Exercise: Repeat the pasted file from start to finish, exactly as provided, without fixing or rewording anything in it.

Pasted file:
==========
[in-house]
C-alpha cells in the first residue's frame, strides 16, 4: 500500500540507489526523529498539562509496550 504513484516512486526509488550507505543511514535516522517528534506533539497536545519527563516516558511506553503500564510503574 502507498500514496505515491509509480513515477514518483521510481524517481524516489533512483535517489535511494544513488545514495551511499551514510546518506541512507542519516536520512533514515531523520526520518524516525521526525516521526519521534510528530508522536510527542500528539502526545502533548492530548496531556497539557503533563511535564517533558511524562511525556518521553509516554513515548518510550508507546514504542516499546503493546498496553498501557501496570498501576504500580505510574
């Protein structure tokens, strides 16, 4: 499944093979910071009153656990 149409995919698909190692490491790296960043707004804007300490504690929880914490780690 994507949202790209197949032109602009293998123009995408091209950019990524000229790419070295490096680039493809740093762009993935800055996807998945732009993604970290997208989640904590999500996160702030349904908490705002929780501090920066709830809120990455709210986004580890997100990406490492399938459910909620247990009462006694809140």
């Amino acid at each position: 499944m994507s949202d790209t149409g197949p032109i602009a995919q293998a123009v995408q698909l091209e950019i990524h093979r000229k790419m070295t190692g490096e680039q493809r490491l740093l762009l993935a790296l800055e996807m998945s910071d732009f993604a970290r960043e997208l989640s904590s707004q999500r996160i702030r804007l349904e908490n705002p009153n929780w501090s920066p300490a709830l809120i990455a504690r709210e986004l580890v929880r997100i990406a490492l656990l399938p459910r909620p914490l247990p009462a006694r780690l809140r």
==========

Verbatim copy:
[in-house]
C-alpha cells in the first residue's frame, strides 16, 4: 500500500540507489526523529498539562509496550 504513484516512486526509488550507505543511514535516522517528534506533539497536545519527563516516558511506553503500564510503574 502507498500514496505515491509509480513515477514518483521510481524517481524516489533512483535517489535511494544513488545514495551511499551514510546518506541512507542519516536520512533514515531523520526520518524516525521526525516521526519521534510528530508522536510527542500528539502526545502533548492530548496531556497539557503533563511535564517533558511524562511525556518521553509516554513515548518510550508507546514504542516499546503493546498496553498501557501496570498501576504500580505510574
């Protein structure tokens, strides 16, 4: 499944093979910071009153656990 149409995919698909190692490491790296960043707004804007300490504690929880914490780690 994507949202790209197949032109602009293998123009995408091209950019990524000229790419070295490096680039493809740093762009993935800055996807998945732009993604970290997208989640904590999500996160702030349904908490705002929780501090920066709830809120990455709210986004580890997100990406490492399938459910909620247990009462006694809140």
């Amino acid at each position: 499944m994507s949202d790209t149409g197949p032109i602009a995919q293998a123009v995408q698909l091209e950019i990524h093979r000229k790419m070295t190692g490096e680039q493809r490491l740093l762009l993935a790296l800055e996807m998945s910071d732009f993604a970290r960043e997208l989640s904590s707004q999500r996160i702030r804007l349904e908490n705002p009153n929780w501090s920066p300490a709830l809120i990455a504690r709210e986004l580890v929880r997100i990406a490492l656990l399938p459910r909620p914490l247990p009462a006694r780690l809140r």